The Value-Based Angle – Given Intermountain’s role as one of the country’s flagship value-based care systems and its unique payor-provider structure, launching a series of imaging centers that are lower cost and more convenient makes a lot of sense. It’s also a step away from the hospital-based/owned procedure trend that’s helped hospitals from a reimbursement perspective, but brought a long list of unintended consequences (higher patient/payor costs, provider consolidation, imaging overuse, etc.).

The Payor Angle – Even though many patients use Intermountain’s in-house insurer (SelectHealth), Intermountain also works with a long list of commercial and government payors, nearly all of which have been incentivizing (or forcing) health systems to move more imaging procedures to outpatient centers. SelectHealth likely has the same preferences.

The Offsite Trend – In addition to the above payor pressures, there are some major trends underway that favor offsite imaging, including the rapid adoption of at-home/remote patient care, new COVID-related offsite policies, and the federal government’s efforts to make healthcare procedures more “shoppable.”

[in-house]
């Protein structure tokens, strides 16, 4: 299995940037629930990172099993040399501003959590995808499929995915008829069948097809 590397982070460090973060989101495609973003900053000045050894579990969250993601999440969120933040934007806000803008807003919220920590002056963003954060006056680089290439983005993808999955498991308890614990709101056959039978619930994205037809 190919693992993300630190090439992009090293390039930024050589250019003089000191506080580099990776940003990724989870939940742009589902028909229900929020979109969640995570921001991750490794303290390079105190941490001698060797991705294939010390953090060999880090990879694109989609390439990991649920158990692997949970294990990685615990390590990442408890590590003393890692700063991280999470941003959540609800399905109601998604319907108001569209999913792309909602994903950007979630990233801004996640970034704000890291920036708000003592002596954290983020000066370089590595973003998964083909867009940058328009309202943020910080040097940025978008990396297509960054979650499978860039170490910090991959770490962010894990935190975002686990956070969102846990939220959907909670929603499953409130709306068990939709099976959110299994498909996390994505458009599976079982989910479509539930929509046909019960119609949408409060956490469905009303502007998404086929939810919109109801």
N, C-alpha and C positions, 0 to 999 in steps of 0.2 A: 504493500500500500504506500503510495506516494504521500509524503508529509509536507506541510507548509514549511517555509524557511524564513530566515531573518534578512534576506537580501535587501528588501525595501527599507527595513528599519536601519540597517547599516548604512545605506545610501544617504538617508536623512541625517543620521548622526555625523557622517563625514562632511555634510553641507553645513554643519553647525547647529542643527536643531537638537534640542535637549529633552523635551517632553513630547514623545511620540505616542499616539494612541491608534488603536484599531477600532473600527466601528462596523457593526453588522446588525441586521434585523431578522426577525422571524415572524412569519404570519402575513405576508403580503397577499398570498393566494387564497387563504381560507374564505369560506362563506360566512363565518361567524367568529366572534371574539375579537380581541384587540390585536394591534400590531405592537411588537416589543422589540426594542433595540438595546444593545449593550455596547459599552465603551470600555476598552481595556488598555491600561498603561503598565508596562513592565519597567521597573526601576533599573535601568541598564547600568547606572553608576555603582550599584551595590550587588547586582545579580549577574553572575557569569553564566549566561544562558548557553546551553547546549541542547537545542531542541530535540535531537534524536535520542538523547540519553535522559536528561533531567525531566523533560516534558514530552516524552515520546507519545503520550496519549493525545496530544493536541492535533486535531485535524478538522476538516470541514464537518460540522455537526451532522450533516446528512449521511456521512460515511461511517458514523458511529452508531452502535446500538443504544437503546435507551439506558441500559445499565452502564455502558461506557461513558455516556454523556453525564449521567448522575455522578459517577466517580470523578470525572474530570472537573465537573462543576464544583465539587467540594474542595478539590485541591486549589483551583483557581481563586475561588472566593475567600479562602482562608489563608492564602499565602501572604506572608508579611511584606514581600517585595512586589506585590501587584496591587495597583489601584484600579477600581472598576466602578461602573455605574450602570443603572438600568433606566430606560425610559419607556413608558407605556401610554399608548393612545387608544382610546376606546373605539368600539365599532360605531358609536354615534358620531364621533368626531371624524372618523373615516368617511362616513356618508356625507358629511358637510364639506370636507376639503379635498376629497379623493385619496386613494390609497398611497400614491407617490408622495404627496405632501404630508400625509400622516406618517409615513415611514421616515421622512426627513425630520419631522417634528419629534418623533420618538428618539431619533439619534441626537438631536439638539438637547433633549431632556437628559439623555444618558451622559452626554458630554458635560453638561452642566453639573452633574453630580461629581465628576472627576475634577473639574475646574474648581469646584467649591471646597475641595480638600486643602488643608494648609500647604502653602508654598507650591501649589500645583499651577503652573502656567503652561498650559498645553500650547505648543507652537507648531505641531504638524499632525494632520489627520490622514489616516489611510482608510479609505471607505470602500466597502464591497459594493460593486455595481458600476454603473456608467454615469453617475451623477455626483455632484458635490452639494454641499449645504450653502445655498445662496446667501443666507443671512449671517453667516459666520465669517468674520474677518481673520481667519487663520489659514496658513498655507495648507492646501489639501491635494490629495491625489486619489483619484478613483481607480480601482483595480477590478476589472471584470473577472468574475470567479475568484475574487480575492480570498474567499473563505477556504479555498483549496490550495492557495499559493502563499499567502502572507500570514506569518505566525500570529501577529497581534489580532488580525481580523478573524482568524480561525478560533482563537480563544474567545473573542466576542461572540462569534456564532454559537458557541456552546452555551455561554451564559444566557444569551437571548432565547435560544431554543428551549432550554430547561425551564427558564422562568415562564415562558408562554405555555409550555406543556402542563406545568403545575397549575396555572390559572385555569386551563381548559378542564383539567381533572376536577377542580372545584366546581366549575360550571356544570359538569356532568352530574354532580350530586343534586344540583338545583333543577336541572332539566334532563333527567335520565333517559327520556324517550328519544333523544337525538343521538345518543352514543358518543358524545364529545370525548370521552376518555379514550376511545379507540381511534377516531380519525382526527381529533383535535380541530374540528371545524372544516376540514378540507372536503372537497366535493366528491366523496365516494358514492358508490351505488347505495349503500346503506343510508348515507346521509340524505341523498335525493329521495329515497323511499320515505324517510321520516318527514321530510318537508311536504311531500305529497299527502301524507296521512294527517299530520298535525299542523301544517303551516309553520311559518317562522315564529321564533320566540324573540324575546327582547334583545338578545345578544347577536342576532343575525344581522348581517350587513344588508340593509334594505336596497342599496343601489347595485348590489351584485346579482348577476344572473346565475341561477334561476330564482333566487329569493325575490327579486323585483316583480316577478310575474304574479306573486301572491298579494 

The Takeaway – Hospital-owned outpatient imaging centers aren’t all that unique, but Intermountain’s structure definitely is (payor-provider, value-based, non-profit) and so is its decision to launch these centers with such a patient-friendly value proposition. Even if most hospitals aren’t yet ready to offer flat-rate scans, the factors that drove Intermountain to create Tellica are likely forcing plenty of other systems to rethink their own approach to offsite imaging.